The voices of a new generation need to be heard and respected. Unfortunately, that the youth are Sri Lanka’s future is another hackneyed term that is often used to cast a blind eye to the responsibility of those in positions of influence at present to ensure that there is something remotely resembling peace for future generations to build upon.
Beyond the forumalation of imaginative processes in support of peace, real action is also needed.
Action is needed to stop the killings in the North-East and hold the LTTE accountable for their incipient hypocrisy. Action is needed to urgently guide the government on ways through which it can draft constitutional formulations that creatively shape the parameters of compromise so as to create an interim political architectures that are responsive to the demands of peace and state reform. Action is needed to help NGOs re-double efforts at promoting regional and national dialogues in support of peace. Architectures that support information exchange are key in this endeavour, as is the need for holistic and collaborative approaches between NGOs as well as donors in Sri Lanka. Action is needed to revitalise a moribund business community to engage with peacebuilding – not just one-off exercises of holding hands, but far more pervasive and integrative approaches that strike home the profitability of peace for the many as opposed to the corrosive dividends of war for the few.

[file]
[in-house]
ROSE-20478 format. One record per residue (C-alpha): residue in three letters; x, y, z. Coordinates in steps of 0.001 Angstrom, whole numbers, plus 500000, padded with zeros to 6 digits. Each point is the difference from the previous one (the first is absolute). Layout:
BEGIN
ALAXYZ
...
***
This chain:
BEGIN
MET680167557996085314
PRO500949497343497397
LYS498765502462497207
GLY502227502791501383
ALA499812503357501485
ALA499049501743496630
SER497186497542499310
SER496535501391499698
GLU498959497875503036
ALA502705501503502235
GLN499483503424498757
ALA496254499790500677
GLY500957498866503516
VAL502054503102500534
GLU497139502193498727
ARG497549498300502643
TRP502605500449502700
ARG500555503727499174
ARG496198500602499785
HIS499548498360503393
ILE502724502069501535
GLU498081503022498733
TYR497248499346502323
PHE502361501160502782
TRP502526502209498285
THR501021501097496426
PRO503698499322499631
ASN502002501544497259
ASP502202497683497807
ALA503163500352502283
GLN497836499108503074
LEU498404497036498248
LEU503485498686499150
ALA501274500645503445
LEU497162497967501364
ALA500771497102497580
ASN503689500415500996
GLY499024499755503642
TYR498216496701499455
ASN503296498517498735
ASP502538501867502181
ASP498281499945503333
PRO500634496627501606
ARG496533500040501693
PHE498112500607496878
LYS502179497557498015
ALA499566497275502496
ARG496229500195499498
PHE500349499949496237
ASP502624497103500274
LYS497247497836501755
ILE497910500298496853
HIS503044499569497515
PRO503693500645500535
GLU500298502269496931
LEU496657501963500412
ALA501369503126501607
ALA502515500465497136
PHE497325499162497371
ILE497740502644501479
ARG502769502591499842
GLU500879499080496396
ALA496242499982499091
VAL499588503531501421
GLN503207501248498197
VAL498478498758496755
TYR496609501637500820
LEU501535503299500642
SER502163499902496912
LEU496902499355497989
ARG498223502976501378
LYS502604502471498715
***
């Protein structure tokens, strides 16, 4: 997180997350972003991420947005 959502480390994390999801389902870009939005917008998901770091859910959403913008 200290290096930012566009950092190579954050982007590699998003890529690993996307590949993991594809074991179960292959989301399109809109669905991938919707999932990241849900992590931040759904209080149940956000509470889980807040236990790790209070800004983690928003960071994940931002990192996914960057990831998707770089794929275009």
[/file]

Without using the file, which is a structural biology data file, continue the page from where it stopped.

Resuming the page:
However, action alone is not enough.
Central to a new phase of peacebuilding that is attendent to the possible outbreak of violent conflict in the weeks ahead is the profound intellectual and moral courage required at the highest levels of polity and society that support imaginative approaches towards peace and reconciliation.
In sum, the imminence of war calls us to question the very existence of our role as peacebuilders. It is a time that is ripe for public dialogues on all the vaible options that Sri Lanka faces to avoid more bloodshed – a time for honest debate about how we as a nation will not allow this peace process to die.
Are we up to the task?